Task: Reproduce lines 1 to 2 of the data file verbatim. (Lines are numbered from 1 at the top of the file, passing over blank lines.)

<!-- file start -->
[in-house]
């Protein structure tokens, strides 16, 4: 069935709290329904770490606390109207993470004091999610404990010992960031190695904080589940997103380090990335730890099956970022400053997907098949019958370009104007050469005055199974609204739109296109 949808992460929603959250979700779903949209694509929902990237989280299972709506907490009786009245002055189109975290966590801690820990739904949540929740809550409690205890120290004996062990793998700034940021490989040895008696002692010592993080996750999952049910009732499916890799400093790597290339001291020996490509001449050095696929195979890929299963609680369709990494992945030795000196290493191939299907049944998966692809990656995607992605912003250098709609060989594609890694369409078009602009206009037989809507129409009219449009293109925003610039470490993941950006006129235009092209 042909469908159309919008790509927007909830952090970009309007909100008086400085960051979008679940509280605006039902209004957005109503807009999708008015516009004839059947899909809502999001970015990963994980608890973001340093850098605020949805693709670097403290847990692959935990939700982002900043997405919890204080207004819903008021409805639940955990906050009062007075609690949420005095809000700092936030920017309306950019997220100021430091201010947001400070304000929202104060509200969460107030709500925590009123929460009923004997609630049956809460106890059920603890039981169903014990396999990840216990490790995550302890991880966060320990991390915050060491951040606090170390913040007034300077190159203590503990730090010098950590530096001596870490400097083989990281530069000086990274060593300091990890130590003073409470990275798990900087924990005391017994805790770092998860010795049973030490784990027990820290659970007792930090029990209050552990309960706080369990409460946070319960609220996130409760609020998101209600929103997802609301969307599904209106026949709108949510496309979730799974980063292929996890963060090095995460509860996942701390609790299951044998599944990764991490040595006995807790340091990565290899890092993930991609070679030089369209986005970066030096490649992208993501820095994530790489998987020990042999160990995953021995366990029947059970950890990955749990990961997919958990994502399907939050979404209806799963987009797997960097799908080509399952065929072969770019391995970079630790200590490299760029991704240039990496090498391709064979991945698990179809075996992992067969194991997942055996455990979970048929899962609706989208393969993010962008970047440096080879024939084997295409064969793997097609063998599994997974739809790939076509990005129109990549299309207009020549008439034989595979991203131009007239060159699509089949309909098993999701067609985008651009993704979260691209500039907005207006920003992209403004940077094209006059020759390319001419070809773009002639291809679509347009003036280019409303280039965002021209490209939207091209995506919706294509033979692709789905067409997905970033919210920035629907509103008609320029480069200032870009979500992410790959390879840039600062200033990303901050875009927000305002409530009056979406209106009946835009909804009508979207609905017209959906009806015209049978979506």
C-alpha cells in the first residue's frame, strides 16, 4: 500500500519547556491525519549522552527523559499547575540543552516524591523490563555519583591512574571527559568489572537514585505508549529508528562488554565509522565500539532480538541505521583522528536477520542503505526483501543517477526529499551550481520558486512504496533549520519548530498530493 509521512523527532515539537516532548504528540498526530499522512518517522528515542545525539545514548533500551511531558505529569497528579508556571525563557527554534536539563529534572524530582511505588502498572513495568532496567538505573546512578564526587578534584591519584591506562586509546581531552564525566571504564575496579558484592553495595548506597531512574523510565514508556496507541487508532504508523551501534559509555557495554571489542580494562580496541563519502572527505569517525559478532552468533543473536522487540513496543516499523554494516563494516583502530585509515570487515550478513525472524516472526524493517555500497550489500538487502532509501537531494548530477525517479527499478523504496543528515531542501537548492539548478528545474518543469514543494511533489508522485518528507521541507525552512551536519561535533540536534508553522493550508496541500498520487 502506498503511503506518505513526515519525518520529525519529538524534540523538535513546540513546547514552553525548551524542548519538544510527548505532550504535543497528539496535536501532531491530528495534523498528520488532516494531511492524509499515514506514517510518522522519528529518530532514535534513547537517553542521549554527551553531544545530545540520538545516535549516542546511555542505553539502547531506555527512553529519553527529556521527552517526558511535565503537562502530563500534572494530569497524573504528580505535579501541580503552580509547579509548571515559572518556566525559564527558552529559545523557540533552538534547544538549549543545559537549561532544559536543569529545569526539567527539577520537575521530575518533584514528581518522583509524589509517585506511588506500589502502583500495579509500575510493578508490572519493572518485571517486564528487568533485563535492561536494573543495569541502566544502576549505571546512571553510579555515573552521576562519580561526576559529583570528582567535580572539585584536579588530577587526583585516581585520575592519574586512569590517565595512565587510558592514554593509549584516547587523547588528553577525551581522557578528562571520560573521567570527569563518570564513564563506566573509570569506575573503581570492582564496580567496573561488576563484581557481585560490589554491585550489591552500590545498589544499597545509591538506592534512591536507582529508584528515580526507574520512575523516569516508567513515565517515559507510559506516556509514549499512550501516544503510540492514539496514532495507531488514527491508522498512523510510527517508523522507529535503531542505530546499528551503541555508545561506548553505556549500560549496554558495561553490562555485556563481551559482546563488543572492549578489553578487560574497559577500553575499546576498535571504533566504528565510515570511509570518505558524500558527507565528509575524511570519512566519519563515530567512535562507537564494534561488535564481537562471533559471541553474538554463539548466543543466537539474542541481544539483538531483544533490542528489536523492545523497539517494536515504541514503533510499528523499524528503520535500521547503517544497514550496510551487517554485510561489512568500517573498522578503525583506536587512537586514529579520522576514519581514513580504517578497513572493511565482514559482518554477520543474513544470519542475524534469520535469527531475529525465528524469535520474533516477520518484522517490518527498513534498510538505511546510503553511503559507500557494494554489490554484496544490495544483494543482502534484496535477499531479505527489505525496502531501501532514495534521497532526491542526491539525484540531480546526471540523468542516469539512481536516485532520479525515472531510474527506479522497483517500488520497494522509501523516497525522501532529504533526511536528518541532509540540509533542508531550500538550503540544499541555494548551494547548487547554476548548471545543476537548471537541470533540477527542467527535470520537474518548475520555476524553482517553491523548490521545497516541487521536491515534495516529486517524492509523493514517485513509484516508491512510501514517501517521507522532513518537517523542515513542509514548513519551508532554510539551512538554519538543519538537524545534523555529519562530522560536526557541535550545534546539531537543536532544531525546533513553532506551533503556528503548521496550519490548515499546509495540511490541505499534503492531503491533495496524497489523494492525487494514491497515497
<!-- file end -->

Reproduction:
[in-house]
């Protein structure tokens, strides 16, 4: 069935709290329904770490606390109207993470004091999610404990010992960031190695904080589940997103380090990335730890099956970022400053997907098949019958370009104007050469005055199974609204739109296109 949808992460929603959250979700779903949209694509929902990237989280299972709506907490009786009245002055189109975290966590801690820990739904949540929740809550409690205890120290004996062990793998700034940021490989040895008696002692010592993080996750999952049910009732499916890799400093790597290339001291020996490509001449050095696929195979890929299963609680369709990494992945030795000196290493191939299907049944998966692809990656995607992605912003250098709609060989594609890694369409078009602009206009037989809507129409009219449009293109925003610039470490993941950006006129235009092209 042909469908159309919008790509927007909830952090970009309007909100008086400085960051979008679940509280605006039902209004957005109503807009999708008015516009004839059947899909809502999001970015990963994980608890973001340093850098605020949805693709670097403290847990692959935990939700982002900043997405919890204080207004819903008021409805639940955990906050009062007075609690949420005095809000700092936030920017309306950019997220100021430091201010947001400070304000929202104060509200969460107030709500925590009123929460009923004997609630049956809460106890059920603890039981169903014990396999990840216990490790995550302890991880966060320990991390915050060491951040606090170390913040007034300077190159203590503990730090010098950590530096001596870490400097083989990281530069000086990274060593300091990890130590003073409470990275798990900087924990005391017994805790770092998860010795049973030490784990027990820290659970007792930090029990209050552990309960706080369990409460946070319960609220996130409760609020998101209600929103997802609301969307599904209106026949709108949510496309979730799974980063292929996890963060090095995460509860996942701390609790299951044998599944990764991490040595006995807790340091990565290899890092993930991609070679030089369209986005970066030096490649992208993501820095994530790489998987020990042999160990995953021995366990029947059970950890990955749990990961997919958990994502399907939050979404209806799963987009797997960097799908080509399952065929072969770019391995970079630790200590490299760029991704240039990496090498391709064979991945698990179809075996992992067969194991997942055996455990979970048929899962609706989208393969993010962008970047440096080879024939084997295409064969793997097609063998599994997974739809790939076509990005129109990549299309207009020549008439034989595979991203131009007239060159699509089949309909098993999701067609985008651009993704979260691209500039907005207006920003992209403004940077094209006059020759390319001419070809773009002639291809679509347009003036280019409303280039965002021209490209939207091209995506919706294509033979692709789905067409997905970033919210920035629907509103008609320029480069200032870009979500992410790959390879840039600062200033990303901050875009927000305002409530009056979406209106009946835009909804009508979207609905017209959906009806015209049978979506």